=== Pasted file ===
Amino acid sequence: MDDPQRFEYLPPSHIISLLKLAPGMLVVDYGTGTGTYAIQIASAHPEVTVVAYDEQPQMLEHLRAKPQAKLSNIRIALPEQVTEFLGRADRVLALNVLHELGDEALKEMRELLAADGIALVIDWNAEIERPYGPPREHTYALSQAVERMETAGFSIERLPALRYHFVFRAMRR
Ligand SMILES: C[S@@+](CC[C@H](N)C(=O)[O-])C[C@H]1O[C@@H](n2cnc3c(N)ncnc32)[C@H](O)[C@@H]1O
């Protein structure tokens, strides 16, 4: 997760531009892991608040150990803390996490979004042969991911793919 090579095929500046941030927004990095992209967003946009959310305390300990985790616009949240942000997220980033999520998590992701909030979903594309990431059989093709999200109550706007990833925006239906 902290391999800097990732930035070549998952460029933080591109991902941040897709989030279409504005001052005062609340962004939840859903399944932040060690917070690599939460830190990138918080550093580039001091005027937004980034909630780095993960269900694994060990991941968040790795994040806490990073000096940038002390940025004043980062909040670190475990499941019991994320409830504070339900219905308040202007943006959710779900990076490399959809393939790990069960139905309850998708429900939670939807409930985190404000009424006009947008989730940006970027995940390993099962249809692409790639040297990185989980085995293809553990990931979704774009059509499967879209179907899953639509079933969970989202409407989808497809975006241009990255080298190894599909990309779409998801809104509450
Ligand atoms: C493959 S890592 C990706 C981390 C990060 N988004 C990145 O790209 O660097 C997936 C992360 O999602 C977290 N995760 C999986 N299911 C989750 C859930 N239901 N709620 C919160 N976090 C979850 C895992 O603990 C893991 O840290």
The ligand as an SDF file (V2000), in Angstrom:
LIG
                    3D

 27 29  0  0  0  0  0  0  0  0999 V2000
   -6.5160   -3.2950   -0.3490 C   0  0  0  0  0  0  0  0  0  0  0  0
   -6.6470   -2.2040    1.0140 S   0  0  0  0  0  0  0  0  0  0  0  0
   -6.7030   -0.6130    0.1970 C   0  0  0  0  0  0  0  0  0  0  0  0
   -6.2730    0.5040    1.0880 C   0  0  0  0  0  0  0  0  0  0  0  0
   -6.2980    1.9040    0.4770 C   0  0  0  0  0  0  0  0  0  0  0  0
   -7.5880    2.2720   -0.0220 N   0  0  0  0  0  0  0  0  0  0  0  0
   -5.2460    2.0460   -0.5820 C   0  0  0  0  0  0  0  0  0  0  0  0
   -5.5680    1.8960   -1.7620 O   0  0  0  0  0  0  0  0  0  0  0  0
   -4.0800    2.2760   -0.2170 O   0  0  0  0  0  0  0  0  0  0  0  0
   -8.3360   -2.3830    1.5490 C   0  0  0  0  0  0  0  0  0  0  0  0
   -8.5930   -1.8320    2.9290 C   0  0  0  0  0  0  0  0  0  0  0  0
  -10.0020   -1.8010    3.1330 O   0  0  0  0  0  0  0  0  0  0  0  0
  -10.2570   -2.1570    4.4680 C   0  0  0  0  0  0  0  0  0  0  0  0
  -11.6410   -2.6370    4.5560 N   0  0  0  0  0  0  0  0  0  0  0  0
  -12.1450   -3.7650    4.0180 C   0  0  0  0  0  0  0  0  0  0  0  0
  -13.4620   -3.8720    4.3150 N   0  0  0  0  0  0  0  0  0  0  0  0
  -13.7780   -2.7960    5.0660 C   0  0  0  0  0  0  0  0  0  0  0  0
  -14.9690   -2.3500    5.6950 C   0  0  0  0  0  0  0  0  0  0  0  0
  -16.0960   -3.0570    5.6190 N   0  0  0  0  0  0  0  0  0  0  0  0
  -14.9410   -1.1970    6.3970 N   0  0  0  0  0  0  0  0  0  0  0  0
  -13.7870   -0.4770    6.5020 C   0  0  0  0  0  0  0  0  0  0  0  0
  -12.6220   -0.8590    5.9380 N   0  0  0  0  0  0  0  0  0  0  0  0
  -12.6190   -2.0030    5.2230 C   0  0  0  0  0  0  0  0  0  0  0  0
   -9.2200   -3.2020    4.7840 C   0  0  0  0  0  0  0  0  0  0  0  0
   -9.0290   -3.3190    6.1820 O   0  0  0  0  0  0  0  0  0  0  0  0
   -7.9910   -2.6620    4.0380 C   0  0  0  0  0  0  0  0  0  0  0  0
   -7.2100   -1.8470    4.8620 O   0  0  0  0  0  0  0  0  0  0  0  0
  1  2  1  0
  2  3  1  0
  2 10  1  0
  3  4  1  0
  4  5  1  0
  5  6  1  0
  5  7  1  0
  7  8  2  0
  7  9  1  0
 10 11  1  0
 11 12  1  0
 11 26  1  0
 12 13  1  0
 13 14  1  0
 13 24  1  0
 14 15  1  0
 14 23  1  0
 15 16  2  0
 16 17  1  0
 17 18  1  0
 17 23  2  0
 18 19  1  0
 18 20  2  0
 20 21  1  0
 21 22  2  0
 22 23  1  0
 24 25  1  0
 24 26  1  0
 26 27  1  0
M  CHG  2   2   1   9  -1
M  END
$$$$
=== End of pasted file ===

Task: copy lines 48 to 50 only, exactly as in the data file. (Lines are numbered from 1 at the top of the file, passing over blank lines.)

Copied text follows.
 12 13  1  0
 13 14  1  0
 13 24  1  0